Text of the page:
The first few days I was in 161 I couldn't quite figure out the boy. Here was something that looked as if it could have been posing on a magazine cover for an all-American something or other, but whatever topic of the day you would figure might be of interest, such as the latest at the Orpheum or the Yanks' chances of taking the pennant, just rang up No Sale.

It took me a little while to put the picture together and realize that Dick could become practically gossipy about Beethoven's number umpteen, or the latest in long-haired literature, but as far as just plain living was concerned the boy was strictly out on his feet. But out.

To give him all the credit that's coming to him he did volunteer to help me wash the dinner dishes the first few days I was at the house, and I can't say he was revolted at having to reach around me every time he wanted to take a dish from the drying rack. But evidently I wasn't able to supply that little something that Beethoven could give him, and after those few days dish-washing was strictly a solo performance. Which, of course, was all right too, considering that Bob might walk in the kitchen door any time, and if he caught the Prince reaching around me a little too close there would be more than broken dishes to worry about. Bob Macek, I should note here, is a young man who hates to waste a moment of his young life, and besides slicing steaks at Sharf's butcher shop during the week and pitching some very good ball for Sutton on week ends, likes to make a full-time job of Jealousy, which, so long as I am the party involved, is quite all right with me.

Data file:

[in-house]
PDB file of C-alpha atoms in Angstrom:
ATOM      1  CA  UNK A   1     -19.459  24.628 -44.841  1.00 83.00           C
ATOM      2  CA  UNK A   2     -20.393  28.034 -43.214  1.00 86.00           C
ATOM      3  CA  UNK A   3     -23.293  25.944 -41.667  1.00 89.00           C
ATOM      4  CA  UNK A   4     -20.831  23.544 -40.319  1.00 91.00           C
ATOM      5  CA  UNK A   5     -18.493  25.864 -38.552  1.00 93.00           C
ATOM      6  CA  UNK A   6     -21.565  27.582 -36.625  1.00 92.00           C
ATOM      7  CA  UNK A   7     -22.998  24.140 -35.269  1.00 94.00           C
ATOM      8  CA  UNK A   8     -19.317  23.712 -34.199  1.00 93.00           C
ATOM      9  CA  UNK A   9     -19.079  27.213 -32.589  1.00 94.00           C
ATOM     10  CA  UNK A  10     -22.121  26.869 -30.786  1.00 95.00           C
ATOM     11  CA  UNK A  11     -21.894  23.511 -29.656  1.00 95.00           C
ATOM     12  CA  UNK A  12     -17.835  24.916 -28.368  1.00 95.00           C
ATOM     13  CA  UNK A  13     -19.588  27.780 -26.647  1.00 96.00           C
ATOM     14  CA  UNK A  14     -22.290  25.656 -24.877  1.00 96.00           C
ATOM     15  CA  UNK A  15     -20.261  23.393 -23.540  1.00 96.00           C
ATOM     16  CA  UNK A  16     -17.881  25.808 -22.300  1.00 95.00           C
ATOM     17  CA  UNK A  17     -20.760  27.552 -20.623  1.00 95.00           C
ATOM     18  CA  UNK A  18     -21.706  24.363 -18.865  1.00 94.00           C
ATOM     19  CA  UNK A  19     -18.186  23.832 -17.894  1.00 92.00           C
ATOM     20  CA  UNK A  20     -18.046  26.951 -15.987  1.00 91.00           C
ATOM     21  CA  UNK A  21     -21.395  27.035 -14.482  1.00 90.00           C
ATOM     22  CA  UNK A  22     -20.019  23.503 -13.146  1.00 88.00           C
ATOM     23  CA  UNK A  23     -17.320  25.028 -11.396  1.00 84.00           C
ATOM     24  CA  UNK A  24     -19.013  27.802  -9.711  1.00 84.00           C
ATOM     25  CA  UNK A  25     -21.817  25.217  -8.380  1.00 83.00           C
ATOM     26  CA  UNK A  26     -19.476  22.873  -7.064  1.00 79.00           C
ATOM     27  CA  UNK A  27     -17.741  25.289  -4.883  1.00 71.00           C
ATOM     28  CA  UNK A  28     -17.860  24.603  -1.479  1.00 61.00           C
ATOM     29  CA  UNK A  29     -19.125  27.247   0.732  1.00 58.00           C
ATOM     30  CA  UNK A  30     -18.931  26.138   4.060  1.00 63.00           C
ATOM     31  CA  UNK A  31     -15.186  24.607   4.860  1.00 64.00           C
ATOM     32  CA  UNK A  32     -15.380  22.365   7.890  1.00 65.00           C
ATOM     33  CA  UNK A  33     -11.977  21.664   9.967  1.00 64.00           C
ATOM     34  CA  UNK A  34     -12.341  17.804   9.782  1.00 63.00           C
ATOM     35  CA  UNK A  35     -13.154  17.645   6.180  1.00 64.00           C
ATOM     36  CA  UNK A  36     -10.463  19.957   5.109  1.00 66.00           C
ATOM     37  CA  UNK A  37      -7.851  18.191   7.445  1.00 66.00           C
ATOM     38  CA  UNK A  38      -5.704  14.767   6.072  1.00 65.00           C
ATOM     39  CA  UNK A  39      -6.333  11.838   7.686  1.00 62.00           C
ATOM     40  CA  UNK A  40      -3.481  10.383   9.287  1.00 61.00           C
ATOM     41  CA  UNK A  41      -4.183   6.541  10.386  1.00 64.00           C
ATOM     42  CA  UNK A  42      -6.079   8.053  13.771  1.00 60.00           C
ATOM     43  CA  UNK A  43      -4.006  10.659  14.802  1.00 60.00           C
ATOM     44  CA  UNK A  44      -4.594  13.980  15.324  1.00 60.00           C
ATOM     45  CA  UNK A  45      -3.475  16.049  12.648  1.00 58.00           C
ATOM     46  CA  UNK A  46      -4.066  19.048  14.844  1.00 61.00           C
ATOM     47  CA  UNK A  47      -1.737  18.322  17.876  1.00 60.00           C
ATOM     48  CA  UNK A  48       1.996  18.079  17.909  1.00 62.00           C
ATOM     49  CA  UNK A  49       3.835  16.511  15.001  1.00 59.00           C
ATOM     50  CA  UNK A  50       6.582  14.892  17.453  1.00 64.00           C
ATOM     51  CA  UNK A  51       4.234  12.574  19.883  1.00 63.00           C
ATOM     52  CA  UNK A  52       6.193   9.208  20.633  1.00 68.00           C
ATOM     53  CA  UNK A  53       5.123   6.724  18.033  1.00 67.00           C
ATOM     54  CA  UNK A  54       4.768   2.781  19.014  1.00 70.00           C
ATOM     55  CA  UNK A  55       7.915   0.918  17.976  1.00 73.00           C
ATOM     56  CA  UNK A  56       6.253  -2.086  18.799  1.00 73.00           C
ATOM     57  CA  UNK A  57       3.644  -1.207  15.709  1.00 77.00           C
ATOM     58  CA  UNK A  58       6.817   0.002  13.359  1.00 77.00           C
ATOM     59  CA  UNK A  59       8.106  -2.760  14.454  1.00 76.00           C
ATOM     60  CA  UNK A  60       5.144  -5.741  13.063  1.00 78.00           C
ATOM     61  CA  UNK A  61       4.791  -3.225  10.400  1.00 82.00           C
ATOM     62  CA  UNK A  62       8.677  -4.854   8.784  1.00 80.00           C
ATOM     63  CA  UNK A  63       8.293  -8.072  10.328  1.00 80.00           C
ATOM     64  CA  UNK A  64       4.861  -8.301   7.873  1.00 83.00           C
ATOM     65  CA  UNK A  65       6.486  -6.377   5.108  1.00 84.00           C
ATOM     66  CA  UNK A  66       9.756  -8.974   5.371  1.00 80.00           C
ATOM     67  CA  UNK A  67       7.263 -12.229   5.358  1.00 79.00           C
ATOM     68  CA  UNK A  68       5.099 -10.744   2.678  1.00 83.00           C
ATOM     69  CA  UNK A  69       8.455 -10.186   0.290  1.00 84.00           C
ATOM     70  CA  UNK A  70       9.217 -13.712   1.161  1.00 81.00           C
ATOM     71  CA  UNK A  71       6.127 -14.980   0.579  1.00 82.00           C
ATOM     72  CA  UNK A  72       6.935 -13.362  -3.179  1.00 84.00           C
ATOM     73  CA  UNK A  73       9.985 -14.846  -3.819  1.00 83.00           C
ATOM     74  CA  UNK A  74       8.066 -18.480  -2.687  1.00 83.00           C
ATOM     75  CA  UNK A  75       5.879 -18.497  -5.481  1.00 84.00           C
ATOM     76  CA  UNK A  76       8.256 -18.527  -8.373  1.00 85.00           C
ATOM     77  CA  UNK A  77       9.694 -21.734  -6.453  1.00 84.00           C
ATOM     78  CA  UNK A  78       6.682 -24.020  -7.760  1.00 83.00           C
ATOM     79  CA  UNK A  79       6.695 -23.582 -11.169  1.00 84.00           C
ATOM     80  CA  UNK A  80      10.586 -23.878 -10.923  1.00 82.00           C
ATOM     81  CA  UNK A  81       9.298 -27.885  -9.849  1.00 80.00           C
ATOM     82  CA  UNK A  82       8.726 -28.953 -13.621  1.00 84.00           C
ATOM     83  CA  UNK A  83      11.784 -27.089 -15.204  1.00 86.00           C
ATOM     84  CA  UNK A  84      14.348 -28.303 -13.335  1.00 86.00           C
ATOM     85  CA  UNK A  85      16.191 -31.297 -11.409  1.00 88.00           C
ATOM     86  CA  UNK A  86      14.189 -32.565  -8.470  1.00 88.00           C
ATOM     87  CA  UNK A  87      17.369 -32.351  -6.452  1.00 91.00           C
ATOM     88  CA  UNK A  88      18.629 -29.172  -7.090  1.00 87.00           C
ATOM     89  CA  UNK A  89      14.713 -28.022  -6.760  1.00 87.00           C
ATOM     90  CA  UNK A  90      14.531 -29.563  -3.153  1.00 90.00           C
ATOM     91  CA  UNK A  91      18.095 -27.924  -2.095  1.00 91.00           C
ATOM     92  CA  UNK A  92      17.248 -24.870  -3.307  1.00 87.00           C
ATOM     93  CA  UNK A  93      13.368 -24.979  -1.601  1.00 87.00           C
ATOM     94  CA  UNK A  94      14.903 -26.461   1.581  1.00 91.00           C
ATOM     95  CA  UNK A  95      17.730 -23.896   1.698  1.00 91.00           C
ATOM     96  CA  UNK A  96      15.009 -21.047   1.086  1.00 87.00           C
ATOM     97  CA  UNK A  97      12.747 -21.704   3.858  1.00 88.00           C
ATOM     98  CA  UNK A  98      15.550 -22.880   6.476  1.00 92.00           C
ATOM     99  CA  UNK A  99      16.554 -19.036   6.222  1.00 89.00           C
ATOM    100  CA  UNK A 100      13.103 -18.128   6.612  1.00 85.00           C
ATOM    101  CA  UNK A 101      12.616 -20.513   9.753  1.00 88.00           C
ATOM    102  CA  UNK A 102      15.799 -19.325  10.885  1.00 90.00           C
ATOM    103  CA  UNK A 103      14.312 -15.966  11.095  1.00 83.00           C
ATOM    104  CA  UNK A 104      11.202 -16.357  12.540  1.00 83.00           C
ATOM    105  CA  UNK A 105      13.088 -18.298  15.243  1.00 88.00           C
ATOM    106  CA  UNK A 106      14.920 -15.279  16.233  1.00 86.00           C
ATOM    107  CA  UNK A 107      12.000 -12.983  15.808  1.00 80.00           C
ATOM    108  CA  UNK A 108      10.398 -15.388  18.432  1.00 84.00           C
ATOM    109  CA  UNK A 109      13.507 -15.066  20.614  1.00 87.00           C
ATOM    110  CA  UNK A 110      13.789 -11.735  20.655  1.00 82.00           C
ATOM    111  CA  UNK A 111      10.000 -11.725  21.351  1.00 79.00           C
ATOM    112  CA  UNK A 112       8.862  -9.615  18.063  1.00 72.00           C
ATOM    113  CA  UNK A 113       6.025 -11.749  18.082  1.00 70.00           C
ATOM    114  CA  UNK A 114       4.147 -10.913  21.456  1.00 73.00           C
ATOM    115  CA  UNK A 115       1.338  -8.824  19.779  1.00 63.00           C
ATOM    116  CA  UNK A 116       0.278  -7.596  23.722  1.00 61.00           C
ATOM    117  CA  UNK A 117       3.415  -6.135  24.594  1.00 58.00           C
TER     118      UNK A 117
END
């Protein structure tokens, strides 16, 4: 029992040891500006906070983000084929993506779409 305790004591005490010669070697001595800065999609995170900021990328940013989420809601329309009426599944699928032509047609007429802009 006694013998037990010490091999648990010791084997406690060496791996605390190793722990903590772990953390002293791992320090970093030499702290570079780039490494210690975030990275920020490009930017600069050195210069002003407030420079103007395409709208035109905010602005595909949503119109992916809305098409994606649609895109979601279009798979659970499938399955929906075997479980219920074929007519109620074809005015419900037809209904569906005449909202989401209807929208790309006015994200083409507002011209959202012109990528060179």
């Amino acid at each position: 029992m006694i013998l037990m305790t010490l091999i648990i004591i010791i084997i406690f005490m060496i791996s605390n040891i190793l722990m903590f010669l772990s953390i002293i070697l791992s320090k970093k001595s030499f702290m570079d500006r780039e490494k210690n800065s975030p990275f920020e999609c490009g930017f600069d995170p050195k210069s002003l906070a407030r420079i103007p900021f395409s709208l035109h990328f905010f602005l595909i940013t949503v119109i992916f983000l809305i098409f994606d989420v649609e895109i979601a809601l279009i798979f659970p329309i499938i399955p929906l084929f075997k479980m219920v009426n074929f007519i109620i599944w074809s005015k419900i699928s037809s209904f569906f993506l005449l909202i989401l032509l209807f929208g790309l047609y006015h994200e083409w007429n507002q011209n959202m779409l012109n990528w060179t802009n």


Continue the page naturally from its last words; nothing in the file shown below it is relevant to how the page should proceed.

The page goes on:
If young Richard had any other interest in life besides the Arts with a capital A it was Mrs. A herself, and the same can be said about his sister, Bettina. As I once told Mrs. A, when the time comes that Bob and I can just settle back on the front porch and look around at our life's work and find that we have turned out a pair of kids who think as much of us as Dick and Bettina think of their mama, well, we can tell ourselves we've done a good job all around. And, said I, teasing her a little, if there was any trick to it would she please come across now and Tell All. It might save a lot of heartburn later on.